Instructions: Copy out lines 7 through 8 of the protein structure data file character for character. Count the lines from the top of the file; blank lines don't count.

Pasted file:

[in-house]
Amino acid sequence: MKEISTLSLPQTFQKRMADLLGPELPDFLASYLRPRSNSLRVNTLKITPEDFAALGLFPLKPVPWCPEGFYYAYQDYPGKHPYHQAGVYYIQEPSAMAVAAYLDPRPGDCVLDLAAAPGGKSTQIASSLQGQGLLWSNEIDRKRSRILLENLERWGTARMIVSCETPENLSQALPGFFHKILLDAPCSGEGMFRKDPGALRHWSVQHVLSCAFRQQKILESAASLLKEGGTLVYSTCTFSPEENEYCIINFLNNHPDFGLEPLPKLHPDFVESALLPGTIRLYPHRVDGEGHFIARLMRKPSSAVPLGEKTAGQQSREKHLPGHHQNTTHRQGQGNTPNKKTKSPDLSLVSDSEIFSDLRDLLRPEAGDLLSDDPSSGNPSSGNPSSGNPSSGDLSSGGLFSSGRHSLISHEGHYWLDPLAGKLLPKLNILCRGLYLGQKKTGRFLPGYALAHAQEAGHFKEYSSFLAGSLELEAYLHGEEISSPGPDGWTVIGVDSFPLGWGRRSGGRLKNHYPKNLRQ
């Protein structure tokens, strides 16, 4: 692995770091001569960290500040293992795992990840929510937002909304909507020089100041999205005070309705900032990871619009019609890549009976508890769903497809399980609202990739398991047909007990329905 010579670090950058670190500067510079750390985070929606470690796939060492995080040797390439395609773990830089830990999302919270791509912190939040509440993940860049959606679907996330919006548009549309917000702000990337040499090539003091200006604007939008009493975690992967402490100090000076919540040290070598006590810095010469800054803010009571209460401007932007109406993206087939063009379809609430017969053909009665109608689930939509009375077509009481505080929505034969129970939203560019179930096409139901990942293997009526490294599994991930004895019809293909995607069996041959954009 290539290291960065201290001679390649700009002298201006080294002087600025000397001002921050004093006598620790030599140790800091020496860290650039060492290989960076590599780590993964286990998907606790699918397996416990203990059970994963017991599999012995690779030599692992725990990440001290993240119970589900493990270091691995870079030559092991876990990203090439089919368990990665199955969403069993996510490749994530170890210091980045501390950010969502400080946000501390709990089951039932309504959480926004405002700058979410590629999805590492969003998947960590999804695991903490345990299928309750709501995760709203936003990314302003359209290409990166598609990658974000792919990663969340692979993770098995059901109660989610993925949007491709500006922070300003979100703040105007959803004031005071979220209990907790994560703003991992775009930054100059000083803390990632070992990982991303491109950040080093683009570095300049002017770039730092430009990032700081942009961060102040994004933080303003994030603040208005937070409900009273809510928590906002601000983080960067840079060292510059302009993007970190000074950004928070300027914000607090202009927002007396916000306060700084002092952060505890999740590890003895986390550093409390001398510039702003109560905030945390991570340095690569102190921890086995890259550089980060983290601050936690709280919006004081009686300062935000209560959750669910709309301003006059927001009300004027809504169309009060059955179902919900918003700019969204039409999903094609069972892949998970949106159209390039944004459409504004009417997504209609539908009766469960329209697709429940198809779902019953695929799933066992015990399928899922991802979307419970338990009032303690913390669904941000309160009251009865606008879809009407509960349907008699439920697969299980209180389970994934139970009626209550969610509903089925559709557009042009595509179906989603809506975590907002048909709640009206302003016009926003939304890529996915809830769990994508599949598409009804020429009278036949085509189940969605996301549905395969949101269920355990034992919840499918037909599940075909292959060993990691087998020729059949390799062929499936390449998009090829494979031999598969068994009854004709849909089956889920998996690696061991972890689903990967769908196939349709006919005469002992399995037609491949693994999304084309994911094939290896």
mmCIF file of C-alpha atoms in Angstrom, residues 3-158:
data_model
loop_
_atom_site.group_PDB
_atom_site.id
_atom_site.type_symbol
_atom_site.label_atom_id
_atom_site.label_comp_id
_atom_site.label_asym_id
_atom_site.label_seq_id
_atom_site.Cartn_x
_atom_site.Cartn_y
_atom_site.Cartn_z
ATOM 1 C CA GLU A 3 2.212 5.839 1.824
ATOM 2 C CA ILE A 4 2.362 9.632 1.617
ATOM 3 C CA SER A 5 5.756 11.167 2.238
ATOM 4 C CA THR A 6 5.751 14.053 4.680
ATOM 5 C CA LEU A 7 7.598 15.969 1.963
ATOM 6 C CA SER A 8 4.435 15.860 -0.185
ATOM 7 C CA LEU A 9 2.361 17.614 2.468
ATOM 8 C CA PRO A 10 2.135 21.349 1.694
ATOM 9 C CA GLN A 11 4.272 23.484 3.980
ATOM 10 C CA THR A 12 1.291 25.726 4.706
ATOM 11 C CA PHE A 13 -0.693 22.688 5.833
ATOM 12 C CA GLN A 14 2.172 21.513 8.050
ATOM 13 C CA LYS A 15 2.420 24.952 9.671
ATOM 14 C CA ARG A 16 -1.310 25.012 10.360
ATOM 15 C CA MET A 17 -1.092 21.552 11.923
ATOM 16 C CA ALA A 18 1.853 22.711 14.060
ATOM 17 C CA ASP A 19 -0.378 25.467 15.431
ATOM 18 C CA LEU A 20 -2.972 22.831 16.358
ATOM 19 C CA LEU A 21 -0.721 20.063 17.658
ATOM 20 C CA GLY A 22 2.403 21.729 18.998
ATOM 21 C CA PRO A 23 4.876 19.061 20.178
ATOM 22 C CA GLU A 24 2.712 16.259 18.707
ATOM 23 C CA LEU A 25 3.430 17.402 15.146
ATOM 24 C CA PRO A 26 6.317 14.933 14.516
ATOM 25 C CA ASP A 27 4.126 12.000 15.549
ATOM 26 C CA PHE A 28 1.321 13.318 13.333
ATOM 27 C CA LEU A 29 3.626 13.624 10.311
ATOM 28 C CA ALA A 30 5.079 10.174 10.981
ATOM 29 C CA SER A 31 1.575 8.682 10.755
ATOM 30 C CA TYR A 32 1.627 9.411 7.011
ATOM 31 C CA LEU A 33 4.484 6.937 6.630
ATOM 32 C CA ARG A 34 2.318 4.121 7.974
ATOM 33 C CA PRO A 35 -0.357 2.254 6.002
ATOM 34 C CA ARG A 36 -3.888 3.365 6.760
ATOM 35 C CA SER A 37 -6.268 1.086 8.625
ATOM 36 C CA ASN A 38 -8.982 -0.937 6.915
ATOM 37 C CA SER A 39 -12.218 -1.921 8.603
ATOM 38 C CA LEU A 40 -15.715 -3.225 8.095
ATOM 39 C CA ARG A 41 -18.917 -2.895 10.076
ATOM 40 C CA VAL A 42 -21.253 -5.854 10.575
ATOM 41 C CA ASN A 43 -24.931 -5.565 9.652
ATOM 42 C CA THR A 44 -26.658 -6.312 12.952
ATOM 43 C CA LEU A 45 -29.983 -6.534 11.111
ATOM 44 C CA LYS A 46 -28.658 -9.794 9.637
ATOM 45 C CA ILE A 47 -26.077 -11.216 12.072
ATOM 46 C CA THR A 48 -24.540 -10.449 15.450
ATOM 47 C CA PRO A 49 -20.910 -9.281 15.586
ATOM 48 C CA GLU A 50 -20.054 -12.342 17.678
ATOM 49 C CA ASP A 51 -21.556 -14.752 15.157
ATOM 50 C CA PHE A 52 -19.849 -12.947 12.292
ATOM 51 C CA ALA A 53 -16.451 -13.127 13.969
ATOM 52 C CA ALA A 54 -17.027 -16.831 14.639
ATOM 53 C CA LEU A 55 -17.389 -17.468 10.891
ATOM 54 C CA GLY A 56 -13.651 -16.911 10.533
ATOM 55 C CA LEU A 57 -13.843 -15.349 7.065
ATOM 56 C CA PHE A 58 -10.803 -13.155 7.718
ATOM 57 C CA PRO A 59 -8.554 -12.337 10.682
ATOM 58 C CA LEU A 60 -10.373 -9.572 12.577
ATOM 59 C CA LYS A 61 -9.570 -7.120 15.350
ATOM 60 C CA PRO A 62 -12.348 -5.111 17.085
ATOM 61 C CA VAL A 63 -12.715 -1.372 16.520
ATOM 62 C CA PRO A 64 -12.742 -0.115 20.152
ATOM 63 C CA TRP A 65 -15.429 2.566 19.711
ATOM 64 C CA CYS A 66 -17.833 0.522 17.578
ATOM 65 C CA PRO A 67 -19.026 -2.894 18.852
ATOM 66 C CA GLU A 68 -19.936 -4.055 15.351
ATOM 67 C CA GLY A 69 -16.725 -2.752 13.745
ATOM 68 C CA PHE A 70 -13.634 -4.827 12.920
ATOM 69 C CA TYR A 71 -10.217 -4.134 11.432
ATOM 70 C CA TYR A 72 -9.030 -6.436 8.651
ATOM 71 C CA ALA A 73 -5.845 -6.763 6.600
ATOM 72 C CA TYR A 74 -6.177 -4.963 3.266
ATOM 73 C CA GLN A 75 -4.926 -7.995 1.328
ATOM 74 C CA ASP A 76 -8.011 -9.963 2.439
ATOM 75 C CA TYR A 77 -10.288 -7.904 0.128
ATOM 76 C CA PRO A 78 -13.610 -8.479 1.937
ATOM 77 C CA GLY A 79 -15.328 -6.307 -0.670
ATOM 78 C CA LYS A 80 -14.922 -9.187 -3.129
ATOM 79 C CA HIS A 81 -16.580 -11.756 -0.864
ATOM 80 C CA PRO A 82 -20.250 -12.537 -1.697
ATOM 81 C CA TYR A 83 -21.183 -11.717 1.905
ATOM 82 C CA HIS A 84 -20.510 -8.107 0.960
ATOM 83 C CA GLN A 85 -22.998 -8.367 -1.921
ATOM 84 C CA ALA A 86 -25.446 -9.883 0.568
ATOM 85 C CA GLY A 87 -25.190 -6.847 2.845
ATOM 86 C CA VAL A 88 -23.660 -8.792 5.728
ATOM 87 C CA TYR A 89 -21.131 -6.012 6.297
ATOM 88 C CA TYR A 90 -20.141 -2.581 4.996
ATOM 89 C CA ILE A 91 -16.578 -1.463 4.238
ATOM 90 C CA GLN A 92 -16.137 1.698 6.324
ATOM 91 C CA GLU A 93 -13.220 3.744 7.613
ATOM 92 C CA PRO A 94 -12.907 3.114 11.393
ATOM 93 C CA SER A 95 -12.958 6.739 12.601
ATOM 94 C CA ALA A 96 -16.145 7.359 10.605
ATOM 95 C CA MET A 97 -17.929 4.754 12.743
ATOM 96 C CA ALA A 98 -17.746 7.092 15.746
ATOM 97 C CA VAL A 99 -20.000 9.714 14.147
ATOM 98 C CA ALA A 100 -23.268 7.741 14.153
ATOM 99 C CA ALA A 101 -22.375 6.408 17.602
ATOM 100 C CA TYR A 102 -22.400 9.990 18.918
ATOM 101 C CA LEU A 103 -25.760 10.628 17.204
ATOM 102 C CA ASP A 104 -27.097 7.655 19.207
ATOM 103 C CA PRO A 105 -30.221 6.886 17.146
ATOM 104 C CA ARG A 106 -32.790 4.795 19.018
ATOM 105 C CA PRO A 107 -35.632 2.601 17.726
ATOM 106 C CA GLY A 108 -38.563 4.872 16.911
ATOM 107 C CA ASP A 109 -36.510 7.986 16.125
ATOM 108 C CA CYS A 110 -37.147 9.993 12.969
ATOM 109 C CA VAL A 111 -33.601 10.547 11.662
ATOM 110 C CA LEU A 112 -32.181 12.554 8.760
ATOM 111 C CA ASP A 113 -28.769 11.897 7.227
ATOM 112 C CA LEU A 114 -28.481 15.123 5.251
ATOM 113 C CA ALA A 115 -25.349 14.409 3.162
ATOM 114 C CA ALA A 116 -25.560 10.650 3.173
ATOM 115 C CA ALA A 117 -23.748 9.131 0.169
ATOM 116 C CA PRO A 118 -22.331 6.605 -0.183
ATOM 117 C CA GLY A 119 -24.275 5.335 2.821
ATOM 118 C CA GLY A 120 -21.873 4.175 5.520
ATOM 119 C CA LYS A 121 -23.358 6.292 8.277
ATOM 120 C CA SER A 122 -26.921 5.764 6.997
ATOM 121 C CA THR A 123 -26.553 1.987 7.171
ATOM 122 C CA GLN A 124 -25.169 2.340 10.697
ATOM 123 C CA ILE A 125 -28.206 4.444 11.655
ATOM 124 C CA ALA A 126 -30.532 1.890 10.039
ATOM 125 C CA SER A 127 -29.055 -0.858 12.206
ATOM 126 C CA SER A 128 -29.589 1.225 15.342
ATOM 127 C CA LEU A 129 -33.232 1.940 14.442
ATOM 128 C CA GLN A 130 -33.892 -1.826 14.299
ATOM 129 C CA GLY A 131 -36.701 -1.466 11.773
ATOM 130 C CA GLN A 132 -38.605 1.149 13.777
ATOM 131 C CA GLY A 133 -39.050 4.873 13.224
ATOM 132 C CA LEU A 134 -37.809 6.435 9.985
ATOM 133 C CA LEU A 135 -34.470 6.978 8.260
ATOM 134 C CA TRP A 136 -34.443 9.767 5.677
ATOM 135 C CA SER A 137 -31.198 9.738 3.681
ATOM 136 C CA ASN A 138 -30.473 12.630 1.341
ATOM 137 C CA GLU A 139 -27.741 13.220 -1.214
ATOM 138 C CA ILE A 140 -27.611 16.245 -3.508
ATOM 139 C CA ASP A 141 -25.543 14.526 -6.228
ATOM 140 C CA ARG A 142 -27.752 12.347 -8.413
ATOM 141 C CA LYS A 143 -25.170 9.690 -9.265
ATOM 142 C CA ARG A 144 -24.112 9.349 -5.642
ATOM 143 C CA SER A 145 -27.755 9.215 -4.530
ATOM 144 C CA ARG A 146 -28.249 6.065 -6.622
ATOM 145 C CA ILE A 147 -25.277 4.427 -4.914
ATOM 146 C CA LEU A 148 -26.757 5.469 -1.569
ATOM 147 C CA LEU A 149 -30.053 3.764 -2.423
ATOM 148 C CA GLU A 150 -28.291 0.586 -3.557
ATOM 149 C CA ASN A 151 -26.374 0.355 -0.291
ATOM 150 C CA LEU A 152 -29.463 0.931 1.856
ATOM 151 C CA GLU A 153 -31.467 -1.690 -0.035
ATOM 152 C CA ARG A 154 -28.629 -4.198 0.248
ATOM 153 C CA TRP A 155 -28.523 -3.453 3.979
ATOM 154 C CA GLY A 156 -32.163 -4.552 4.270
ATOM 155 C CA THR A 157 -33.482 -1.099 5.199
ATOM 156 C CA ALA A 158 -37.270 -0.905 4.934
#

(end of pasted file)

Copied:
_atom_site.group_PDB
_atom_site.id